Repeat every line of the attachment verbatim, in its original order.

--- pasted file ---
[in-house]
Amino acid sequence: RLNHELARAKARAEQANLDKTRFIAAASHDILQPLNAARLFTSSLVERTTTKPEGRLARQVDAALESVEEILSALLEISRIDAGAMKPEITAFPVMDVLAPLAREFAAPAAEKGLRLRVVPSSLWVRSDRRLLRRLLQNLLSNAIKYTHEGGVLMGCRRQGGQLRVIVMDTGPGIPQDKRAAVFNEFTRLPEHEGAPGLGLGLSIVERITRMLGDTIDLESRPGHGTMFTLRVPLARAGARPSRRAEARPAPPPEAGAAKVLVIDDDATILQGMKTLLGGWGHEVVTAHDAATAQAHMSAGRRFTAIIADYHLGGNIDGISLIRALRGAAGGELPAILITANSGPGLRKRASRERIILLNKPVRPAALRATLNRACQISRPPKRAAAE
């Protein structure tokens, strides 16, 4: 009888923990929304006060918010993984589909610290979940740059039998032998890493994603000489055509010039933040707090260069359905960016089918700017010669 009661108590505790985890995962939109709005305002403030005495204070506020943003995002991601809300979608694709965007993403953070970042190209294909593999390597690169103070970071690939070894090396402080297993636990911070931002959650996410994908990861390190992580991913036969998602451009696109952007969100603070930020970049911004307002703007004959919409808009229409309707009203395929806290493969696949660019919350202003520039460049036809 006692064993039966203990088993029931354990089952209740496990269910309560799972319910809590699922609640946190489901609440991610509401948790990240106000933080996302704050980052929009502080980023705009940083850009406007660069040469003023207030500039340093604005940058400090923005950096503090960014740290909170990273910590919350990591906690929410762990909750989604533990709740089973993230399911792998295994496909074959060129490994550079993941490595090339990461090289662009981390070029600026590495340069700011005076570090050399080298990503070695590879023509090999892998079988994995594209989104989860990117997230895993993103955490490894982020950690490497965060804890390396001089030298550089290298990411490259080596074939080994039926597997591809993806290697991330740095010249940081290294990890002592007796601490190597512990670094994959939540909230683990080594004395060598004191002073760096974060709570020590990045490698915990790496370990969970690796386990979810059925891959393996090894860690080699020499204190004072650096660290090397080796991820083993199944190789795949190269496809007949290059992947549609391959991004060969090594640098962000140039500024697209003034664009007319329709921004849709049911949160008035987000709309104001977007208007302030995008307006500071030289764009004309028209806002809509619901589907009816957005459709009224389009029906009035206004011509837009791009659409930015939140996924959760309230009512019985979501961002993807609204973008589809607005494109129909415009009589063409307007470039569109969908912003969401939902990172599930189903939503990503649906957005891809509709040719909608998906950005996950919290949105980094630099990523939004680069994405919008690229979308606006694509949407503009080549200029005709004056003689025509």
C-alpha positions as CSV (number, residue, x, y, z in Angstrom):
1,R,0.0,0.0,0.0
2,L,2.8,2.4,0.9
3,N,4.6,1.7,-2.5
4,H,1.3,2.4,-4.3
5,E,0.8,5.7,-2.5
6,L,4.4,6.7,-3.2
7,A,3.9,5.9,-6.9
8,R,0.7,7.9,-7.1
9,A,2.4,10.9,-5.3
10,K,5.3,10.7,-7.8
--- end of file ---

[in-house]
Amino acid sequence: RLNHELARAKARAEQANLDKTRFIAAASHDILQPLNAARLFTSSLVERTTTKPEGRLARQVDAALESVEEILSALLEISRIDAGAMKPEITAFPVMDVLAPLAREFAAPAAEKGLRLRVVPSSLWVRSDRRLLRRLLQNLLSNAIKYTHEGGVLMGCRRQGGQLRVIVMDTGPGIPQDKRAAVFNEFTRLPEHEGAPGLGLGLSIVERITRMLGDTIDLESRPGHGTMFTLRVPLARAGARPSRRAEARPAPPPEAGAAKVLVIDDDATILQGMKTLLGGWGHEVVTAHDAATAQAHMSAGRRFTAIIADYHLGGNIDGISLIRALRGAAGGELPAILITANSGPGLRKRASRERIILLNKPVRPAALRATLNRACQISRPPKRAAAE
């Protein structure tokens, strides 16, 4: 009888923990929304006060918010993984589909610290979940740059039998032998890493994603000489055509010039933040707090260069359905960016089918700017010669 009661108590505790985890995962939109709005305002403030005495204070506020943003995002991601809300979608694709965007993403953070970042190209294909593999390597690169103070970071690939070894090396402080297993636990911070931002959650996410994908990861390190992580991913036969998602451009696109952007969100603070930020970049911004307002703007004959919409808009229409309707009203395929806290493969696949660019919350202003520039460049036809 006692064993039966203990088993029931354990089952209740496990269910309560799972319910809590699922609640946190489901609440991610509401948790990240106000933080996302704050980052929009502080980023705009940083850009406007660069040469003023207030500039340093604005940058400090923005950096503090960014740290909170990273910590919350990591906690929410762990909750989604533990709740089973993230399911792998295994496909074959060129490994550079993941490595090339990461090289662009981390070029600026590495340069700011005076570090050399080298990503070695590879023509090999892998079988994995594209989104989860990117997230895993993103955490490894982020950690490497965060804890390396001089030298550089290298990411490259080596074939080994039926597997591809993806290697991330740095010249940081290294990890002592007796601490190597512990670094994959939540909230683990080594004395060598004191002073760096974060709570020590990045490698915990790496370990969970690796386990979810059925891959393996090894860690080699020499204190004072650096660290090397080796991820083993199944190789795949190269496809007949290059992947549609391959991004060969090594640098962000140039500024697209003034664009007319329709921004849709049911949160008035987000709309104001977007208007302030995008307006500071030289764009004309028209806002809509619901589907009816957005459709009224389009029906009035206004011509837009791009659409930015939140996924959760309230009512019985979501961002993807609204973008589809607005494109129909415009009589063409307007470039569109969908912003969401939902990172599930189903939503990503649906957005891809509709040719909608998906950005996950919290949105980094630099990523939004680069994405919008690229979308606006694509949407503009080549200029005709004056003689025509």
C-alpha positions as CSV (number, residue, x, y, z in Angstrom):
1,R,0.0,0.0,0.0
2,L,2.8,2.4,0.9
3,N,4.6,1.7,-2.5
4,H,1.3,2.4,-4.3
5,E,0.8,5.7,-2.5
6,L,4.4,6.7,-3.2
7,A,3.9,5.9,-6.9
8,R,0.7,7.9,-7.1
9,A,2.4,10.9,-5.3
10,K,5.3,10.7,-7.8